We tested wetland-restoration management techniques to restore and increase the diversity of aquatic beetle assemblages. Three wetland treatments were examined that included: (i) unplanted surface flow (unplanted SF) wetland, (ii) surface flow (planted SF) wetlands planted with aquatic plants, and (iii) subsurface flow (SSF) wetlands. Species richness of aquatic beetles in SF wetlands was highest in spring, while the abundance was lower in the planted SF wetlands than in the unplanted SF wetland. Planted SF wetlands had a slightly higher diversity of beetles than that of the unplanted SF wetland. The planted and unplanted SF wetlands had similar attributes throughout the rest of the year. In SSF wetlands, beetles were significantly more abundant and species rich in spring than either in the planted or in the unplanted SF wetlands. Beetle diversity in SSF wetlands was higher than that in SF wetlands. During the summer, the differences between treatments disappeared. Our results suggested that: (i) vegetation planting was a successful wetland restoration technique, due to the increased habitat diversity, (ii) subsurface flooding provided fishless temporary waters with favorable breeding conditions for aquatic beetles, thus it was also a useful restoration technique, and (iii) significant seasonal differences in abundance and species richness reflected the characteristic breeding habits of aquatic beetles.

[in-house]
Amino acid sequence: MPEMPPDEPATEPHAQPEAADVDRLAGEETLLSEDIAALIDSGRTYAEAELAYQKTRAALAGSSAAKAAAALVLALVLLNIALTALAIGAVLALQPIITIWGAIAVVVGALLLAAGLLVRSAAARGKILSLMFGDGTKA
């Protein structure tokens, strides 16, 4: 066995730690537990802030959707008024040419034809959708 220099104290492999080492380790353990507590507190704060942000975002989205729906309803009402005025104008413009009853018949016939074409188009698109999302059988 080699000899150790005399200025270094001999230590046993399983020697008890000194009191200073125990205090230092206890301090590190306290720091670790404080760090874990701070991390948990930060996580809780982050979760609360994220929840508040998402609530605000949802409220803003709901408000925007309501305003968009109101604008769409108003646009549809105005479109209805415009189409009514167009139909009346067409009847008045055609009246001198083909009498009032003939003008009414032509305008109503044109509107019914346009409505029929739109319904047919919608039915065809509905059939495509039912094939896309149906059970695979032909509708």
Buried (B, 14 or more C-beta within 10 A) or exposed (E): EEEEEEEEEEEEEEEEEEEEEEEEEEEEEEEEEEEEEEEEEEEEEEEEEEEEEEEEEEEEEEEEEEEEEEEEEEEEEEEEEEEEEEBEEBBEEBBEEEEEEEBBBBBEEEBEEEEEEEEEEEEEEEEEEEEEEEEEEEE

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Vol. 29 • No. 4